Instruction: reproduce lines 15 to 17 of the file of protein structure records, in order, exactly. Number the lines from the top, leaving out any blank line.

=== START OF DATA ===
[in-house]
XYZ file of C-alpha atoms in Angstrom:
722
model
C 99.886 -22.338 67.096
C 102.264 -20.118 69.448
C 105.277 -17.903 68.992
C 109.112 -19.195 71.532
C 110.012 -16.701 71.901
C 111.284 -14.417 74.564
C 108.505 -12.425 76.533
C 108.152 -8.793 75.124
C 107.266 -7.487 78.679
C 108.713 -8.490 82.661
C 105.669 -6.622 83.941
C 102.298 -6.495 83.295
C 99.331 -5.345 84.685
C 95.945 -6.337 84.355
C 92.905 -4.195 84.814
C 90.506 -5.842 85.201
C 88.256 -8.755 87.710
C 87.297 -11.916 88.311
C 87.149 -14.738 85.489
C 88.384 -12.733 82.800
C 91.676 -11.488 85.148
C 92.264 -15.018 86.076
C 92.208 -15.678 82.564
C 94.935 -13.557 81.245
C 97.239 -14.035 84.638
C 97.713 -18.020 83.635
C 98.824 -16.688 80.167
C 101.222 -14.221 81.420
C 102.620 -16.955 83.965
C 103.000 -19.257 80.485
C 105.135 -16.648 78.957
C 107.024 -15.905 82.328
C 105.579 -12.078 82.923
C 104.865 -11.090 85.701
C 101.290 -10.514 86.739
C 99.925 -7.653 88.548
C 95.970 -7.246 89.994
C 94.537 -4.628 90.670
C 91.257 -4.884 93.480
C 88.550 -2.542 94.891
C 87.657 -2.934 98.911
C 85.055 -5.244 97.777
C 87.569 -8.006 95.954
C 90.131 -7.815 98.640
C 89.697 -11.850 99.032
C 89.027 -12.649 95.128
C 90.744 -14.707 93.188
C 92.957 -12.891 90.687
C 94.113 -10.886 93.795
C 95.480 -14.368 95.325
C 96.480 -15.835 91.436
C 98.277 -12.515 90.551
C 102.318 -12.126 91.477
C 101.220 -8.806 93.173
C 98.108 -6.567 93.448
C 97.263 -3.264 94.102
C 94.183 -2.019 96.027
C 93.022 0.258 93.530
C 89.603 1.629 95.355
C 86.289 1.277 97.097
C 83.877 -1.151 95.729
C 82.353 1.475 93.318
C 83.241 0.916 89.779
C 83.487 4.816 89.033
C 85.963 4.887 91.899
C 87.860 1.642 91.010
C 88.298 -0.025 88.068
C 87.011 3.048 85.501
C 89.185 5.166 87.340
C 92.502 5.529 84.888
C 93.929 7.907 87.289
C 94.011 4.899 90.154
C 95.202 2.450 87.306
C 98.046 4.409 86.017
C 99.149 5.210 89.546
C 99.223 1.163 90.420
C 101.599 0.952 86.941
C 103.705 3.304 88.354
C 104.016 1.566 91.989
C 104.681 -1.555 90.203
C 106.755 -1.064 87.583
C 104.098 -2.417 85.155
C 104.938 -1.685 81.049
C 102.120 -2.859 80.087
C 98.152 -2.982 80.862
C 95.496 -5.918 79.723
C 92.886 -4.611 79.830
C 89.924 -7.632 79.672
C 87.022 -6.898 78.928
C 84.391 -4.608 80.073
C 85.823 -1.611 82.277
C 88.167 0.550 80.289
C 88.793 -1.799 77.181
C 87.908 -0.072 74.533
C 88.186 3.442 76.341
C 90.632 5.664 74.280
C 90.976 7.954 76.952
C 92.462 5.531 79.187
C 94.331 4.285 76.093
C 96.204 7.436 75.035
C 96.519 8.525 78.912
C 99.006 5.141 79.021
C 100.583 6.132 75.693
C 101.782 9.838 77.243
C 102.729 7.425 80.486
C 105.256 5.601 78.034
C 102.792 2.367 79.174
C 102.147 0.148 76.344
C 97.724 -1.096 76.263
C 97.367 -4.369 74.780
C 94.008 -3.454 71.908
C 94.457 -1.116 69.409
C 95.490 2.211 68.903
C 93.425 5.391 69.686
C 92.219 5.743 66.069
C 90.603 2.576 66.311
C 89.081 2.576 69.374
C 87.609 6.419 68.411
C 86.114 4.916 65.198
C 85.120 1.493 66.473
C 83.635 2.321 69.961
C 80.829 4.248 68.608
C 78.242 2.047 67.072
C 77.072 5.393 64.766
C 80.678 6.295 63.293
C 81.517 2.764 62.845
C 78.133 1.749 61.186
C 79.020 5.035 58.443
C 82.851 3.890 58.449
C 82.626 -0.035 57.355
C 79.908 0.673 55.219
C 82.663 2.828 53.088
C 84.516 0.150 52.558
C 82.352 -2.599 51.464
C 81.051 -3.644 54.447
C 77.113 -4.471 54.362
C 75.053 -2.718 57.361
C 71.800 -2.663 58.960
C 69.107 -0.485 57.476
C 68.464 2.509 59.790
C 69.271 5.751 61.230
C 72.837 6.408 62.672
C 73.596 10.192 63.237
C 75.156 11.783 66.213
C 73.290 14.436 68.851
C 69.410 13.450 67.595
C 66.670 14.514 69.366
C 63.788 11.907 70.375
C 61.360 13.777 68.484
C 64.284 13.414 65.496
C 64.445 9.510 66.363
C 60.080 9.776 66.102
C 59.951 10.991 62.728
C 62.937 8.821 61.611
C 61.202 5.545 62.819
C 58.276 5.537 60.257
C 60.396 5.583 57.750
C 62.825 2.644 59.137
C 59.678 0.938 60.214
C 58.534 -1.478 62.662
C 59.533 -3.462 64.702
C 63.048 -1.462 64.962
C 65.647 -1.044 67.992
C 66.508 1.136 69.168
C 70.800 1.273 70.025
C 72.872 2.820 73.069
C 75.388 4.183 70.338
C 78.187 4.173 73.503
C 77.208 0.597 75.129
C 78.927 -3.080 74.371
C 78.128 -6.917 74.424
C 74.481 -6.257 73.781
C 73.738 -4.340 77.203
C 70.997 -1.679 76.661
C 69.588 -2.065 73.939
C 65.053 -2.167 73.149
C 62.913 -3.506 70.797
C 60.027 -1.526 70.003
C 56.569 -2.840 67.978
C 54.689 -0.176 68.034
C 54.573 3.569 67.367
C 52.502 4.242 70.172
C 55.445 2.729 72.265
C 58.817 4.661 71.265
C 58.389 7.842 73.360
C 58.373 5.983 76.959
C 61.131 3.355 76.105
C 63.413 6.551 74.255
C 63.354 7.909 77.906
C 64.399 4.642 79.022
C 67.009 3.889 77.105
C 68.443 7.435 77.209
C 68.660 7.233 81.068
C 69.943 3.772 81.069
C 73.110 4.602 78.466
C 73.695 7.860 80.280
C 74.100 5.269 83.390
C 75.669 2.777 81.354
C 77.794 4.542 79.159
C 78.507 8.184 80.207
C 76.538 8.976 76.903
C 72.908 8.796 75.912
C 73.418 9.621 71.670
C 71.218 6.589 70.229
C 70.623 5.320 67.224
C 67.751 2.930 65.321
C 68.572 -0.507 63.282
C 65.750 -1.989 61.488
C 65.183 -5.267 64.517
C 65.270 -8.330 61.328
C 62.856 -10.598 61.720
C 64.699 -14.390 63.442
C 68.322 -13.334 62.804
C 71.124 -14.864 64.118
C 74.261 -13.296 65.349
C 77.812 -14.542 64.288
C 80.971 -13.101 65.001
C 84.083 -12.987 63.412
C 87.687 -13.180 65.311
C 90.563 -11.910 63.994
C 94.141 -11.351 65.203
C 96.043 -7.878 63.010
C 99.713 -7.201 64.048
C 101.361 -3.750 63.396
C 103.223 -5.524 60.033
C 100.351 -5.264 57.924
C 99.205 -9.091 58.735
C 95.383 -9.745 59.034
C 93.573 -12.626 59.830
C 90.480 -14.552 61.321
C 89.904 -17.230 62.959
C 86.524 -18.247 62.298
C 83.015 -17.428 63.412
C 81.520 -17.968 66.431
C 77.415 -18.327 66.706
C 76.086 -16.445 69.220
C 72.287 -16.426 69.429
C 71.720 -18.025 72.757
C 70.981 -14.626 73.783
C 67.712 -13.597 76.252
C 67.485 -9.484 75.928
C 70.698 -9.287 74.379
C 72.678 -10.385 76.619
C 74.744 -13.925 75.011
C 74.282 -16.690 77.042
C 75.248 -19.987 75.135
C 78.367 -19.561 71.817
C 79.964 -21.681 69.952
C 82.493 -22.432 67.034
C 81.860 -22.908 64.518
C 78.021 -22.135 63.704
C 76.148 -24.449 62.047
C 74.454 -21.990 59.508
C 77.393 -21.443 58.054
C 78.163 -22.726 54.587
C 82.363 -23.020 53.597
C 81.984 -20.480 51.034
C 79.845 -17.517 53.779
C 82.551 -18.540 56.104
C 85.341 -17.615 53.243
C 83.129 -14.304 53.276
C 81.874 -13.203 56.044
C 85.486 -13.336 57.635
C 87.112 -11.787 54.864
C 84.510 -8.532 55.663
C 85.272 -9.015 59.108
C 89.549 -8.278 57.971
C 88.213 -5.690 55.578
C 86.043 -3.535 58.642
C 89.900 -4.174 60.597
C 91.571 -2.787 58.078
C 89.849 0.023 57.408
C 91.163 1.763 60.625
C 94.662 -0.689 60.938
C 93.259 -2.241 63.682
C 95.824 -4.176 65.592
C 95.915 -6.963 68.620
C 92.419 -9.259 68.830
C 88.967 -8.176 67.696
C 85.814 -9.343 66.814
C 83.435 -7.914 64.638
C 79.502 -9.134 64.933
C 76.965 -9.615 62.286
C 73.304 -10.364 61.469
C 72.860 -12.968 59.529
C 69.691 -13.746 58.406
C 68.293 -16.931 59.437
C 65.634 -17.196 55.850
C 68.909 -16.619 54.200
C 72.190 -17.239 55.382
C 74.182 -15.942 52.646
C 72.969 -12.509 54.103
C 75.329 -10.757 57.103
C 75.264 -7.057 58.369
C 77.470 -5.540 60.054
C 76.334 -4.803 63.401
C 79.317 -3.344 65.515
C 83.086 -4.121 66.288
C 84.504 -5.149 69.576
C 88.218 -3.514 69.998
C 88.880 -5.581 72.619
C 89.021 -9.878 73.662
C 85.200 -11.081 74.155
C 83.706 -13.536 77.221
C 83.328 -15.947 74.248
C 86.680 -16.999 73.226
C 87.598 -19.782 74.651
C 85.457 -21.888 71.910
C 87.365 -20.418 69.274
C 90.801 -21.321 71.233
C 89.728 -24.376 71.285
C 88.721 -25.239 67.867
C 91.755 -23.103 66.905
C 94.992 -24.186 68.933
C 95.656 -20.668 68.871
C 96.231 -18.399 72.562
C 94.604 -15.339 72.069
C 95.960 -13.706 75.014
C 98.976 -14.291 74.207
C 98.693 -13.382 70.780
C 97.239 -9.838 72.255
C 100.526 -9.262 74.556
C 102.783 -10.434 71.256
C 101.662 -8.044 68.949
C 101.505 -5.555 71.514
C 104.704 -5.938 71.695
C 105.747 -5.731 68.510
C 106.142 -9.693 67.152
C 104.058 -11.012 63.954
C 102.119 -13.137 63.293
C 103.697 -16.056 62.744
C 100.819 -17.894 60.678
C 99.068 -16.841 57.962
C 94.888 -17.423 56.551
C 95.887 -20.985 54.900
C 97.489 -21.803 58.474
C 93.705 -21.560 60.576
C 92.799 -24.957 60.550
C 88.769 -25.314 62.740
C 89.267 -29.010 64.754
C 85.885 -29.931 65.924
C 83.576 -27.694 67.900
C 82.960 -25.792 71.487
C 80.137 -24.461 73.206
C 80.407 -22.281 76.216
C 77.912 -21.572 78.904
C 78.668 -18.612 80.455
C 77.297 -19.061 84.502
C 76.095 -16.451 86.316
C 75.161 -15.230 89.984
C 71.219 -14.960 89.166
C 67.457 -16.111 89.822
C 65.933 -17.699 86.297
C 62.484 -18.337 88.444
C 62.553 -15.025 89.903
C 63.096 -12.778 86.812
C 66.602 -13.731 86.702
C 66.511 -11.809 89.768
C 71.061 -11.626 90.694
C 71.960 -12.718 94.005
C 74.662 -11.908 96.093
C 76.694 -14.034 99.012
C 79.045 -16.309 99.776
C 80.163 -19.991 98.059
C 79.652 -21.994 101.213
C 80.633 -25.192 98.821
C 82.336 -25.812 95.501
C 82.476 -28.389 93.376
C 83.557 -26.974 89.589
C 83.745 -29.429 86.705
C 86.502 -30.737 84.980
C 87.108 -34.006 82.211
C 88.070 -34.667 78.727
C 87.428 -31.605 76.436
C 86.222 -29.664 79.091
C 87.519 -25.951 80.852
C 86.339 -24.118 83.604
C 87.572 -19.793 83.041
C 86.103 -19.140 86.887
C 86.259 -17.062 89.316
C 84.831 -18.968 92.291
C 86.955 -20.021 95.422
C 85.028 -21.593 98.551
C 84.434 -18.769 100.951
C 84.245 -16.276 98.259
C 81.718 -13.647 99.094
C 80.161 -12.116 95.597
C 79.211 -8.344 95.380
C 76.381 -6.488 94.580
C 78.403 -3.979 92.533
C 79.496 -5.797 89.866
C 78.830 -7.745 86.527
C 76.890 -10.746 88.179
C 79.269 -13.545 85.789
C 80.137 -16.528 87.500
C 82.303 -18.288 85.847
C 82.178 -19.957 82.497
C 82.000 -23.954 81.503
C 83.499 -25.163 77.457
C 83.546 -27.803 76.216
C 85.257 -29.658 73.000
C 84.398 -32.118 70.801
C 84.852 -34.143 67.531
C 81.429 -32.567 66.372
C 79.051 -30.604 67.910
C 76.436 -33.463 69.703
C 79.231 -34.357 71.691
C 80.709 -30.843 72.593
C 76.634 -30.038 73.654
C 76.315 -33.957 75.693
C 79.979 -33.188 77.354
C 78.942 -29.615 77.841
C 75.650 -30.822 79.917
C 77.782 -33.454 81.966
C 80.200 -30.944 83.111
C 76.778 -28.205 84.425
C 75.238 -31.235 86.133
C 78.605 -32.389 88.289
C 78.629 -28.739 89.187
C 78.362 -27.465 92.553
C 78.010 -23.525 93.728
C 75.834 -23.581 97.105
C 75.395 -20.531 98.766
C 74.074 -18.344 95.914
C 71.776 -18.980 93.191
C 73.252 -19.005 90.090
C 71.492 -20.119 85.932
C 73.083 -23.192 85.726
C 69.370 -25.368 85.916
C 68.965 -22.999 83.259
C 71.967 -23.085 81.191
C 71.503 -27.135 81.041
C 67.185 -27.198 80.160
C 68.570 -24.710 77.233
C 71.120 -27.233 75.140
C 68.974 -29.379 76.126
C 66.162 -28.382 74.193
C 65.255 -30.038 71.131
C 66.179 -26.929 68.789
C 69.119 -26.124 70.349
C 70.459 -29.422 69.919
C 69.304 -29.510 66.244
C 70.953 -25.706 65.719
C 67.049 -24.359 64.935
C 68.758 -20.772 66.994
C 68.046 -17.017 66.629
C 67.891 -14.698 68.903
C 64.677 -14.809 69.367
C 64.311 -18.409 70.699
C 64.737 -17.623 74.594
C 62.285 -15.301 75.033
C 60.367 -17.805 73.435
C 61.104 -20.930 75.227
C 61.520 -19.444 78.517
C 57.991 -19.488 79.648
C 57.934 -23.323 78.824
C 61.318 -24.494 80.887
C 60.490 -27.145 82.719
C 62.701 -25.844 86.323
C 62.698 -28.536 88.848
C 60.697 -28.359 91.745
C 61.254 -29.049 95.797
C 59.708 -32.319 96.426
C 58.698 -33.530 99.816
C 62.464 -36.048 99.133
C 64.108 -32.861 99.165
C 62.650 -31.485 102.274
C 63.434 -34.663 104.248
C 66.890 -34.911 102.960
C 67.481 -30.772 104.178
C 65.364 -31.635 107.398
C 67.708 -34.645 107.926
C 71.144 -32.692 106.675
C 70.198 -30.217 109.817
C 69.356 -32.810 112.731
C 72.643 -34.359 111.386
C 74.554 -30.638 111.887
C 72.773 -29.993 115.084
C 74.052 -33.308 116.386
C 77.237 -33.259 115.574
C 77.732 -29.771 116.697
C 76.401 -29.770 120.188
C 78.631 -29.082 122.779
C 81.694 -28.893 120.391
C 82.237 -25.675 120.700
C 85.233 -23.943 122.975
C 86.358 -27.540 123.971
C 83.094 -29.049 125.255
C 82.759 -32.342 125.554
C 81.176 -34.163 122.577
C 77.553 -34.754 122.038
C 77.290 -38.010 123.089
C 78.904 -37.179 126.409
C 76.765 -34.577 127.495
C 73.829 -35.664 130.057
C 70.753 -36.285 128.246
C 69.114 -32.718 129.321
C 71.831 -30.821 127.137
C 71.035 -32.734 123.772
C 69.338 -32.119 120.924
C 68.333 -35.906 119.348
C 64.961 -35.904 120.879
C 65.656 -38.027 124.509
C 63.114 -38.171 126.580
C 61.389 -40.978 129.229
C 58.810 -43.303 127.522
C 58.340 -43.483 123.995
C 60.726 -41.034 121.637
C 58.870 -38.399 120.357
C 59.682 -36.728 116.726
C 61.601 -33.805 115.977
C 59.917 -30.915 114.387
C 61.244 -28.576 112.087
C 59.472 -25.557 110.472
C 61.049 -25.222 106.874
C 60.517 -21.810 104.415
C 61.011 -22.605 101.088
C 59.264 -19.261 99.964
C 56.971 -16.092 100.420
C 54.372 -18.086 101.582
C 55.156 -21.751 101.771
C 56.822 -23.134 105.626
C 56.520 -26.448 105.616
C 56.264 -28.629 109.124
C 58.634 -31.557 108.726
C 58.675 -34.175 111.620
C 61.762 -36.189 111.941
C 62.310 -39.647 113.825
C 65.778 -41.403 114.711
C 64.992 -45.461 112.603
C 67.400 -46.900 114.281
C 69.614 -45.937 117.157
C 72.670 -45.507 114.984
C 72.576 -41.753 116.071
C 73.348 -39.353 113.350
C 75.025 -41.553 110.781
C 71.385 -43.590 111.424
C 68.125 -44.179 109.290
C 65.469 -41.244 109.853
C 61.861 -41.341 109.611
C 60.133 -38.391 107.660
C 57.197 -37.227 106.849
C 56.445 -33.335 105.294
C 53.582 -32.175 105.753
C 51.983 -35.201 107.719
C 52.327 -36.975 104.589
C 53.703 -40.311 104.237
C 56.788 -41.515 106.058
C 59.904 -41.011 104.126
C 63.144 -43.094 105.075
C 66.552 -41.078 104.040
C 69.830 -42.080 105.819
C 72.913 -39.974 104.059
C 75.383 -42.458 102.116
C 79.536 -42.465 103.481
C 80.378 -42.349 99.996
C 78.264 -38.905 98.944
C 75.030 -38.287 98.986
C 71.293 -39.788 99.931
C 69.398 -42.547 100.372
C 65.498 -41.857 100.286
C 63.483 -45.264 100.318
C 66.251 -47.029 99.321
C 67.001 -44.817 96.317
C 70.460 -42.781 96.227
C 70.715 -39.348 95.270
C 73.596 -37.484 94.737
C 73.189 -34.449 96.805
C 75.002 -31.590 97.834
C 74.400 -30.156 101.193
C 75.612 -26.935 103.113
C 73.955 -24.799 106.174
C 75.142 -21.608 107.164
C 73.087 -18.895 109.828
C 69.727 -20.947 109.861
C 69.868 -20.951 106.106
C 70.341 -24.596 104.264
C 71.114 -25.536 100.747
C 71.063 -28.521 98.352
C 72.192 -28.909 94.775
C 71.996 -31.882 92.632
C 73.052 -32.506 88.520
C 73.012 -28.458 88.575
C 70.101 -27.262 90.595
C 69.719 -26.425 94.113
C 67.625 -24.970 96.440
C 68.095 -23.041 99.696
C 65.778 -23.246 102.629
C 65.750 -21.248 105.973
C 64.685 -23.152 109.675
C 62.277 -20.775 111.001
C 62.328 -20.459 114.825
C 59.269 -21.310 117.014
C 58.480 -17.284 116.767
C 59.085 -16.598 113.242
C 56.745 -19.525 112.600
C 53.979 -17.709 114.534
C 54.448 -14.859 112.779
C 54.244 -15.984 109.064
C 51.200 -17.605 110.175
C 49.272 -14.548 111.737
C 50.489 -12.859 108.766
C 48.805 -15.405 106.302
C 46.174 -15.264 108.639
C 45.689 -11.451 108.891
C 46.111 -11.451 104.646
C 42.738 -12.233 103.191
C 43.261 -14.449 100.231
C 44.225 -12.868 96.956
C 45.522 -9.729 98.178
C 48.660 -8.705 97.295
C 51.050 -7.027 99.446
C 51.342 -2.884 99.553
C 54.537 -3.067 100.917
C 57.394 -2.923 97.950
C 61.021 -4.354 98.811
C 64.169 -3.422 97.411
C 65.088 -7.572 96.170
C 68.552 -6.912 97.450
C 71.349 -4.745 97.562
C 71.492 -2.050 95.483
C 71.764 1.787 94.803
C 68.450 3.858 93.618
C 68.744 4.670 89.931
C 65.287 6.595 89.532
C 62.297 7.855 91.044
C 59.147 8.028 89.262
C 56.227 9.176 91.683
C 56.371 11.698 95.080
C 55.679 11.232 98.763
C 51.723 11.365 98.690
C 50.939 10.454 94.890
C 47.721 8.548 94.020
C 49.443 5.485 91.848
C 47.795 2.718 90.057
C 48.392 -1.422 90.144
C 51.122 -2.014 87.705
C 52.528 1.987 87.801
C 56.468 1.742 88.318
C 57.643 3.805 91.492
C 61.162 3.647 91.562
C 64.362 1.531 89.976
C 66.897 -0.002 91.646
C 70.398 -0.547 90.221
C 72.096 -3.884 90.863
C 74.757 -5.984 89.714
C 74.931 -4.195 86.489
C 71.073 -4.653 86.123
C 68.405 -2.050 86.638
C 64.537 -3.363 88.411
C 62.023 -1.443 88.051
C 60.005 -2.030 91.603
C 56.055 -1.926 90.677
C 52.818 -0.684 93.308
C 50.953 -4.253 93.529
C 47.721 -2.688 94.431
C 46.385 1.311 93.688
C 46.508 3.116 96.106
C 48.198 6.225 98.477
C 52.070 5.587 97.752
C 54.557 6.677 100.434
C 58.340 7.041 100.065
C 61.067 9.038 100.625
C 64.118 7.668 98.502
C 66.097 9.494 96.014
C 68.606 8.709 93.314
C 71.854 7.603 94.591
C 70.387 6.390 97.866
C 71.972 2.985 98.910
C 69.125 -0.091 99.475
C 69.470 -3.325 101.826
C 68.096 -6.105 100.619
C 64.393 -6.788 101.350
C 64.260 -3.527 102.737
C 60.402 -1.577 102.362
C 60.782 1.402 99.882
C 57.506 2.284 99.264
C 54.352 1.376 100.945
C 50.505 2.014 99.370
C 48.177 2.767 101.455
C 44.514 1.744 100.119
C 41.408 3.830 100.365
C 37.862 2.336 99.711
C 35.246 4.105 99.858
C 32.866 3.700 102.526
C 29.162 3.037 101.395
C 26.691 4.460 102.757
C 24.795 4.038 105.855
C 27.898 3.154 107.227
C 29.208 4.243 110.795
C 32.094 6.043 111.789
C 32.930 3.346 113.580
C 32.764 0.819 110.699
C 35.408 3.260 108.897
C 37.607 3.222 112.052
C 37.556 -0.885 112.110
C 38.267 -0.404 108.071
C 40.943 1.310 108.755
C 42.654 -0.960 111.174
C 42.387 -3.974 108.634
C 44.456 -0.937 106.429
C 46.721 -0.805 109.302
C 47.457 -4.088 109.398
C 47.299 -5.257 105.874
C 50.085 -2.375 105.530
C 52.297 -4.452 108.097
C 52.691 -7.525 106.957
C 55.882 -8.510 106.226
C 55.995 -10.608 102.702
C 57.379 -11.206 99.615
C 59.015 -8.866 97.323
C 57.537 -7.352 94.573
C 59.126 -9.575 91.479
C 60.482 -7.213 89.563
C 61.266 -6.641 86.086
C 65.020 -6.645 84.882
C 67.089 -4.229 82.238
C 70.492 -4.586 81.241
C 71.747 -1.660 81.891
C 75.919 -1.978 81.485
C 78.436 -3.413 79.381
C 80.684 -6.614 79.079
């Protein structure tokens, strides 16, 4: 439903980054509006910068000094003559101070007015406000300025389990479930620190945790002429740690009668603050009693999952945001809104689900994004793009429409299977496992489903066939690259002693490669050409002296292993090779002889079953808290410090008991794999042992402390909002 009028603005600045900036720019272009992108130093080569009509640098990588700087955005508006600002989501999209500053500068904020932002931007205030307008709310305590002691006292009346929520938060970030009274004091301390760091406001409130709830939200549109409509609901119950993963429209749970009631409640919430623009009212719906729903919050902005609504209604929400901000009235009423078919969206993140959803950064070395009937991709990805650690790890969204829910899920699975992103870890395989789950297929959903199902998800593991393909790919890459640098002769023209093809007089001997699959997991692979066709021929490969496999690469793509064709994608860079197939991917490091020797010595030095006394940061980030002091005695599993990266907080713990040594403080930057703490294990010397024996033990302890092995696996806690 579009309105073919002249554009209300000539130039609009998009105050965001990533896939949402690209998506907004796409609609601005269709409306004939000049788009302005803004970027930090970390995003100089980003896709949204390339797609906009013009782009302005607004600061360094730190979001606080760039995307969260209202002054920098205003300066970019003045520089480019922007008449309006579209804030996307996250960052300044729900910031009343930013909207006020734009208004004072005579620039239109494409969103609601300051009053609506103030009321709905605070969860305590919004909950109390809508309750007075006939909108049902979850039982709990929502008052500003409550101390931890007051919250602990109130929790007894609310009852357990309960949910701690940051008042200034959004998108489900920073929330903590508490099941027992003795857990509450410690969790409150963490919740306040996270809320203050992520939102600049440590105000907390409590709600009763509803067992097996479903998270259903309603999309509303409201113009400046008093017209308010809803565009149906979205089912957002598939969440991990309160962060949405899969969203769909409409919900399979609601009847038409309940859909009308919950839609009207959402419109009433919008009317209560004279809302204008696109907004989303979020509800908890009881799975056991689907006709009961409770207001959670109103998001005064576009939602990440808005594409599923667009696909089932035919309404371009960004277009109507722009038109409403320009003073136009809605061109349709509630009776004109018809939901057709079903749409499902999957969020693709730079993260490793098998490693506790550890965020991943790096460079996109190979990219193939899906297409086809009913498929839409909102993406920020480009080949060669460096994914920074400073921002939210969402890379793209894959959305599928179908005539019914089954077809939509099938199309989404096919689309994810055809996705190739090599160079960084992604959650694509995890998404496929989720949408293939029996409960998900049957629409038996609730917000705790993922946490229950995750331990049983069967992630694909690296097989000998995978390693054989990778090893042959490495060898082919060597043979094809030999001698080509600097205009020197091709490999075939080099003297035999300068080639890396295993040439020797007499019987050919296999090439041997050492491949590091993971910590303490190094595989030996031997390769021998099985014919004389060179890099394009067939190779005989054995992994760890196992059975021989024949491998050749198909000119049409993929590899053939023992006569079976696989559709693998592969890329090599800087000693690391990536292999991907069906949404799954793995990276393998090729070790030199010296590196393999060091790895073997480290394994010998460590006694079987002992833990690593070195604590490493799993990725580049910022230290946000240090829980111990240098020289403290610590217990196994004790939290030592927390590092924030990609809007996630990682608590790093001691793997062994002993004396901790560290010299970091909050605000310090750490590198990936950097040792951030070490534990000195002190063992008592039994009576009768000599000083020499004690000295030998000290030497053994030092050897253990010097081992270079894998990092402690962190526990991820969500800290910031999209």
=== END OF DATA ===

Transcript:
C 105.669 -6.622 83.941
C 102.298 -6.495 83.295
C 99.331 -5.345 84.685